The title of the play that opened Friday at Children’s Theatre of Charlotte is “Don’t Tell Me I Can’t Fly.” But what Antonia Bridge’s parents tell her, really, is that she shouldn’t.
Her gruff father (Bobby Tyson), a mail carrier who never went to college and now sees life as one endless plod, warns her that excelling in art or science makes you a target for envy and cruelty. Better to keep your eyes lowered, your hands down, your voice to a murmur.
Her mentally troubled mother (Darlene Parker), who has fantasies of neighbors spying on her for the FBI, cautions young Tonia for another reason: To court attention is to encourage someone to snatch you away from the safety of your home and mother’s love.
Yet Tonia (Janalyn Moonie Walton) bounces along, telling herself stories when the ones she hears from her parents don’t satisfy her. Y. York based this hourlong drama on Wisconsin native Della Wells, who used art to cope with unhappiness, and the episodic play suggests the fragments Wells has incorporated in her folk art.
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We see episodes of the girl’s life, all in her living room, without getting a defined narrative line. In fact, the one sensible and clear-headed person in the show, an aunt who lives nearby (Veda Covington), seems more out of place than anyone else.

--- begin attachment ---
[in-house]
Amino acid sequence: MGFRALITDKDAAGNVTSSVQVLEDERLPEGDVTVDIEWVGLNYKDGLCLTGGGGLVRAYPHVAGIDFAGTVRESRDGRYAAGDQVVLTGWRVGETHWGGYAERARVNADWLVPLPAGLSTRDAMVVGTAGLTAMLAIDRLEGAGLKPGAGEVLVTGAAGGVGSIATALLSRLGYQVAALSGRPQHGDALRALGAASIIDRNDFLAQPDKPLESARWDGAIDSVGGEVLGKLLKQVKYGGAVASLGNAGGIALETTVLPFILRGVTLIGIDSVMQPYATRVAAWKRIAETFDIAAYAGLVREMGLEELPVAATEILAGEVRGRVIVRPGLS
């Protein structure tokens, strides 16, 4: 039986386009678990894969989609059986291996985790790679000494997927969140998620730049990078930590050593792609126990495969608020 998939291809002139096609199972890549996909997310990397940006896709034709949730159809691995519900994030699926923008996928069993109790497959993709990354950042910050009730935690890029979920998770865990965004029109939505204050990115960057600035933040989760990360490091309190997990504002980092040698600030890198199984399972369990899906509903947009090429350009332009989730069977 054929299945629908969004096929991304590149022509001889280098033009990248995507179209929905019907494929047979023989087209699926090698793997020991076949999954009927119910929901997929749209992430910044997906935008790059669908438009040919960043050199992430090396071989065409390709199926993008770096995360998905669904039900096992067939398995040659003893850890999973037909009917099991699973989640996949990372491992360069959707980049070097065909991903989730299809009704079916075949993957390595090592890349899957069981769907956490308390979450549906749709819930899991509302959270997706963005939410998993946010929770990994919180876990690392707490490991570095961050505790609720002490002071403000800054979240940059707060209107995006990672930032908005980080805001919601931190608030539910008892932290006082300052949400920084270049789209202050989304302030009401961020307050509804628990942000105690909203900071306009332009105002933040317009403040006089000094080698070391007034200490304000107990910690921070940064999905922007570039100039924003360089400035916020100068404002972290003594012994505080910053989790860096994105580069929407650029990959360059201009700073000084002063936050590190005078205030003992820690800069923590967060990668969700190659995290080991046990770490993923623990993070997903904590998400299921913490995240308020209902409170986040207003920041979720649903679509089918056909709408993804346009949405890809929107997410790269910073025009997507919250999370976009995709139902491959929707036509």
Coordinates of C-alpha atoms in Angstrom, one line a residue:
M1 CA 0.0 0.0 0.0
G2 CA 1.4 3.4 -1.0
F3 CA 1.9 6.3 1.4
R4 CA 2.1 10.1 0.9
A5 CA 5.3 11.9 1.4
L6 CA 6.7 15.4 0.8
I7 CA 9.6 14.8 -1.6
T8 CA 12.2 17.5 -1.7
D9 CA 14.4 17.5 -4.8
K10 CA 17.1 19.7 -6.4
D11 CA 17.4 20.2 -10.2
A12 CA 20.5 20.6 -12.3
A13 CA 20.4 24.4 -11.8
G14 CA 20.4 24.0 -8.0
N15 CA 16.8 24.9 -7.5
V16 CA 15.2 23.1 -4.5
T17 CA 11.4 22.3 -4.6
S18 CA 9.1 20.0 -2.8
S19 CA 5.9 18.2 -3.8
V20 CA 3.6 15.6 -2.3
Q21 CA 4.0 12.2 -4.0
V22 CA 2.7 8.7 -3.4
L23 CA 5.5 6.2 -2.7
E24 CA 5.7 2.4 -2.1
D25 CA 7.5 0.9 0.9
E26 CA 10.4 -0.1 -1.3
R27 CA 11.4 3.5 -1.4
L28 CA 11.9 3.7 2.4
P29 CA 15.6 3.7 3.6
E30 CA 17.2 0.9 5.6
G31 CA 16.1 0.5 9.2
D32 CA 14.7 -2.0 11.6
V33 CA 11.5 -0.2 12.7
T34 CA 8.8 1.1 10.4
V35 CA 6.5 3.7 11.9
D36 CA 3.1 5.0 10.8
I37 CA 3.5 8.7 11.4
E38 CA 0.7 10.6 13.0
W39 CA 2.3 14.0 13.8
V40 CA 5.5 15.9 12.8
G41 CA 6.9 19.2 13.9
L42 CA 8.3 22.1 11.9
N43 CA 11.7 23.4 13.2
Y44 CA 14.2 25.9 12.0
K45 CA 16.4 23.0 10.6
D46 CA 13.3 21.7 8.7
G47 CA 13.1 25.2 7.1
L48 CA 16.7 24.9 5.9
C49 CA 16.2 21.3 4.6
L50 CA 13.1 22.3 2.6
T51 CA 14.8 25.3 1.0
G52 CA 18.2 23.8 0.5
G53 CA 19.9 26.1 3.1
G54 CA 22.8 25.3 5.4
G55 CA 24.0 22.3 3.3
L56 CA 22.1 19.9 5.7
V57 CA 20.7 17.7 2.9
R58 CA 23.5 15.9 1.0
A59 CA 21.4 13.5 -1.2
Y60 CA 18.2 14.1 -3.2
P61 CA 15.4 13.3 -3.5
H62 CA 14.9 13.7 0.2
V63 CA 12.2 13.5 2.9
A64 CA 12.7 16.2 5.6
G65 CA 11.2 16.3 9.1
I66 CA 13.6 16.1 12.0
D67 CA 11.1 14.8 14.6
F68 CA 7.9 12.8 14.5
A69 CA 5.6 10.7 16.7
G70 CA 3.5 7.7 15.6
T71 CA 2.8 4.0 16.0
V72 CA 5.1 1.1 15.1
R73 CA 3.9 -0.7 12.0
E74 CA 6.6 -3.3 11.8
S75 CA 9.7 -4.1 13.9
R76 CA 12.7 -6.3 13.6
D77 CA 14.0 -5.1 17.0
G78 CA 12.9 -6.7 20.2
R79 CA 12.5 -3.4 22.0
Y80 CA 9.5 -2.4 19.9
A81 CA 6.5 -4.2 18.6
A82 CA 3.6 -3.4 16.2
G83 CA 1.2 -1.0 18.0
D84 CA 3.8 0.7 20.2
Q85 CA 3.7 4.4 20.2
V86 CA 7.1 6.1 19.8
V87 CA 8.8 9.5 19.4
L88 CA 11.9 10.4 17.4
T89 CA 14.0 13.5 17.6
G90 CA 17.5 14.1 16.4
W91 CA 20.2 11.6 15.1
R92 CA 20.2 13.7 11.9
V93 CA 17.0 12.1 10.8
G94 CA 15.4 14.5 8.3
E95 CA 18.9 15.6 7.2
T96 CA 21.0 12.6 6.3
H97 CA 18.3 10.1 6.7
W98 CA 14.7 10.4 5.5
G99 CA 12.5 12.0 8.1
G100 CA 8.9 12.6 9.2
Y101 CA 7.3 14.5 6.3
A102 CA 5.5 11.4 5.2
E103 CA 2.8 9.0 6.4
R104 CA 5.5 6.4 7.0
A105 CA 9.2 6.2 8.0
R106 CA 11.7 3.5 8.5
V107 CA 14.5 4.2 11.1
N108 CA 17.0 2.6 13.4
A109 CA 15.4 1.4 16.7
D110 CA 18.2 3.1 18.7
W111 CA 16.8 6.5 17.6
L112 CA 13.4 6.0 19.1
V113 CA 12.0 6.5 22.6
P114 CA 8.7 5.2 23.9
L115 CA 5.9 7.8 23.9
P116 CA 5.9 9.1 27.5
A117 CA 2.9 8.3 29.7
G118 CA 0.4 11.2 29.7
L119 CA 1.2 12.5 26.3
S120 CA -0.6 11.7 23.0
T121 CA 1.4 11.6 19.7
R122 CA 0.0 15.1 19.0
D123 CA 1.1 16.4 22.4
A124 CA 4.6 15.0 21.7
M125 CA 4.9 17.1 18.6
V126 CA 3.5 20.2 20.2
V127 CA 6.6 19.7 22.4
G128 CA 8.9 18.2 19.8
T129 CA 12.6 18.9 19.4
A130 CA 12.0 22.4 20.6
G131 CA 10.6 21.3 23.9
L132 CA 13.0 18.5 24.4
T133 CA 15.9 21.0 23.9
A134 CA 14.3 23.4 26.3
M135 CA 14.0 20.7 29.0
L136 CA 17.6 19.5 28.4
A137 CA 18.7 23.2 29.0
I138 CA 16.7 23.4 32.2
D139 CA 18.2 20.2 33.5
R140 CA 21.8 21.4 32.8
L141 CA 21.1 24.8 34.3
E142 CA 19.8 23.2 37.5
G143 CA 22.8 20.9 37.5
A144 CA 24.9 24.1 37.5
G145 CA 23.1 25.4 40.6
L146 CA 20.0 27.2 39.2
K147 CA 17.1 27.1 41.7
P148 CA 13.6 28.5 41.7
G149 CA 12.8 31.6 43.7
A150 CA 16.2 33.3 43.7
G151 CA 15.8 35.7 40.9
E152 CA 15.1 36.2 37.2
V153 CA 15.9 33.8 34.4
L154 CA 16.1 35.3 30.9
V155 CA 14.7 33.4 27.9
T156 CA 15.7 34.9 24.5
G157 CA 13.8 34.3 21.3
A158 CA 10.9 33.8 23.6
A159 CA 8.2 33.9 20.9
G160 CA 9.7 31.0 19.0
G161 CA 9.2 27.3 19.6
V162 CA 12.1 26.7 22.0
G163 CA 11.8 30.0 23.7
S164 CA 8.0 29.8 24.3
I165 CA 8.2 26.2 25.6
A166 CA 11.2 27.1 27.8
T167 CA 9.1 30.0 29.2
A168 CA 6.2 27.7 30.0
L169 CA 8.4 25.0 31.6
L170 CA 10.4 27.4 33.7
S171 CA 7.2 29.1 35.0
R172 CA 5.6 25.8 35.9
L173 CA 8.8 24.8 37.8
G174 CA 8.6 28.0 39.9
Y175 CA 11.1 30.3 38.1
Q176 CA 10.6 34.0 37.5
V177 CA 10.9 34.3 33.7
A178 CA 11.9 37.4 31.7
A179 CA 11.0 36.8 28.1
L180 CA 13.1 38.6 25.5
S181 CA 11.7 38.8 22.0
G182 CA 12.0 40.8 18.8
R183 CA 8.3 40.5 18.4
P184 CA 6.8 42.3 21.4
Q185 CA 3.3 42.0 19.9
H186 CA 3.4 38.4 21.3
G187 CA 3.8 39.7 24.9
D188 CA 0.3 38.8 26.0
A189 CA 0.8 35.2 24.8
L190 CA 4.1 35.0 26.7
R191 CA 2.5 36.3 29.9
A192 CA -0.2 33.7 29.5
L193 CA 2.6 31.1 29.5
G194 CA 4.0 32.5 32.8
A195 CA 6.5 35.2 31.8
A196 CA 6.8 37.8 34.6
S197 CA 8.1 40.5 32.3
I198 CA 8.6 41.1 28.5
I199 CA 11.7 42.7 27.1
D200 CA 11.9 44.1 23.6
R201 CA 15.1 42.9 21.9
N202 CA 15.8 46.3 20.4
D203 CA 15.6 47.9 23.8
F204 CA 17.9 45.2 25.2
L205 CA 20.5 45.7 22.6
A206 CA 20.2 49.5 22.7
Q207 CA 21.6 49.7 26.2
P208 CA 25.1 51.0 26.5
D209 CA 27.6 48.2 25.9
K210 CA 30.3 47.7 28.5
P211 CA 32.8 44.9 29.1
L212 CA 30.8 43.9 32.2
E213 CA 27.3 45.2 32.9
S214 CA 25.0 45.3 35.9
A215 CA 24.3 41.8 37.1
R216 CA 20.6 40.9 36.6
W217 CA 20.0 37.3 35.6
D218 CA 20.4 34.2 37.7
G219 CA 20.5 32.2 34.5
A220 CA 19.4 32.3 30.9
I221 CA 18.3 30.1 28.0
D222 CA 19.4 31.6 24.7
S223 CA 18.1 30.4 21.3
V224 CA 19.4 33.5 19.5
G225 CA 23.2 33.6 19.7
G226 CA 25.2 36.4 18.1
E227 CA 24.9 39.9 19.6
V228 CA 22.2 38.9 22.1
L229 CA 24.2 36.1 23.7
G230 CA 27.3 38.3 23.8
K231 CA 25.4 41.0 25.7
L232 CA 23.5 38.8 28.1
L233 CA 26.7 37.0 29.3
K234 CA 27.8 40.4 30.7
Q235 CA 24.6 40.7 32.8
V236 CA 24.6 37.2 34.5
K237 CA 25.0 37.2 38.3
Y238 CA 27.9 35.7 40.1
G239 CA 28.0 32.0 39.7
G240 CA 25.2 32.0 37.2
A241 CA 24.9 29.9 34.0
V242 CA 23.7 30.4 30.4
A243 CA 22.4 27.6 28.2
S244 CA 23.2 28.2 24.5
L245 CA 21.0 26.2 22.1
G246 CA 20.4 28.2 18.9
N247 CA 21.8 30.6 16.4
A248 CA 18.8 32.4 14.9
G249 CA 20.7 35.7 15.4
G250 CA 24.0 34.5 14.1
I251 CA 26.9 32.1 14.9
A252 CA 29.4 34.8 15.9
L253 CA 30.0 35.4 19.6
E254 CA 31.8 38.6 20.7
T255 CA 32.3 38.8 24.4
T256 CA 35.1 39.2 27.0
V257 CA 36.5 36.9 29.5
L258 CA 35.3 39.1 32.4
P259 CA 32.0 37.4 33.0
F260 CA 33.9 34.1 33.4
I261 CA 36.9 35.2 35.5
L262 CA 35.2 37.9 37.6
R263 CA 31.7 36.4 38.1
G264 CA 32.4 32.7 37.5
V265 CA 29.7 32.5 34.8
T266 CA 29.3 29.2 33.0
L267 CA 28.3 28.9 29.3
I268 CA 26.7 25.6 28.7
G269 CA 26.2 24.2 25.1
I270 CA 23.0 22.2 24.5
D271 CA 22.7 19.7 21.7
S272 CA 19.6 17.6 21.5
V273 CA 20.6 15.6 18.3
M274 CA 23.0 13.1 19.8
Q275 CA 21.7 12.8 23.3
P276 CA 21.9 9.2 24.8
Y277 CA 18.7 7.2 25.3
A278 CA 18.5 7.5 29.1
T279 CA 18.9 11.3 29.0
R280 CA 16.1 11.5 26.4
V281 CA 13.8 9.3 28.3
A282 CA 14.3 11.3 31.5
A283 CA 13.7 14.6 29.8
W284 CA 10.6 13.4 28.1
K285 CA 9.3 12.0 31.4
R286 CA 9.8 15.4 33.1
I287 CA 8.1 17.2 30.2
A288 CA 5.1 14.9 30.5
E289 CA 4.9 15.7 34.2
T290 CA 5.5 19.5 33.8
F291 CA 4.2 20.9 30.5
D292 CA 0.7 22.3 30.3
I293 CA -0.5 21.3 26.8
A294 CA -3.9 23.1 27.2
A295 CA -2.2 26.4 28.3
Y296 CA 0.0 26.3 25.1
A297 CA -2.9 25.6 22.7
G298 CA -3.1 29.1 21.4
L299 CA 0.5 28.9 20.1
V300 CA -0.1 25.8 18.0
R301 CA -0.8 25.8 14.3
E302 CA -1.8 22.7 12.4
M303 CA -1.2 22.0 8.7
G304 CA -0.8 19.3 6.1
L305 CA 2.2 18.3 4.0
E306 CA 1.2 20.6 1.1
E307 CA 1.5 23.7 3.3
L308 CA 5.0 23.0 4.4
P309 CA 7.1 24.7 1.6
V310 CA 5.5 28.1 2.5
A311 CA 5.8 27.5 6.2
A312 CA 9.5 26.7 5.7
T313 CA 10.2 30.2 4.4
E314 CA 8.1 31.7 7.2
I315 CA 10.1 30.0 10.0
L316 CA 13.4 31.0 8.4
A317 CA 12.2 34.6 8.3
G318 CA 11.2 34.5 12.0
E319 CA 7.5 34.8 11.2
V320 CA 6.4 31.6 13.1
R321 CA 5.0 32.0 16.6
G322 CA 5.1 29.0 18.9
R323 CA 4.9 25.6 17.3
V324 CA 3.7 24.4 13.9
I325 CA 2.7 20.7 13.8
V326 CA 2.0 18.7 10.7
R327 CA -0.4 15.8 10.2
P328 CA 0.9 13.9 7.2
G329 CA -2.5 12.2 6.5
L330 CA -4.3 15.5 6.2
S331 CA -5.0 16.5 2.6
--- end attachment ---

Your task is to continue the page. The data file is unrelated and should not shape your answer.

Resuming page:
Tonia, who has just turned 9 in 1964, has already begun to fend for herself. She seems more grown-up than classmate Theo (Mason “Quill” Parker), alternating between childlike outbursts of make-believe and flashes of insight about her future. (Wells was 13 in 1964.)
York chose that year to hint at changes about to sweep through the black community: That was the year the Civil Rights Act was passed, and Martin Luther King Jr. received the Nobel Peace Prize.
Ugly conditions that shaped her parents’ views weren’t going to become beautiful overnight, but the world in which Tonia will grow up offers opportunities they lacked. (In retrospect, her mother’s paranoia has a basis in reality. We now know FBI Director J. Edgar Hoover spied constantly on the black community and had agents blackmail King over an extramarital affair.)
Director Sidney Horton, who was probably close to Tonia’s age at the time, directs sympathetically. Mooney does a remarkable job of portraying naivete and sensitivity while showing flashes of the adult-to-be; Parker almost matches her in depicting a boy with a crush on a higher-achieving girl. The adult characters aren’t so thoroughly drawn, though the actors convey the right caring, unhelpful attitudes.
The play ends almost in midair, with no big epiphany. The climax comes when Tonia creates a collage from paint, cloth, paper, a broken coat hanger, chicken feathers and bones, and the metaphor is clear: From the ordinary materials of her life – even its detritus – she will make something beautiful. What happier ending could you want?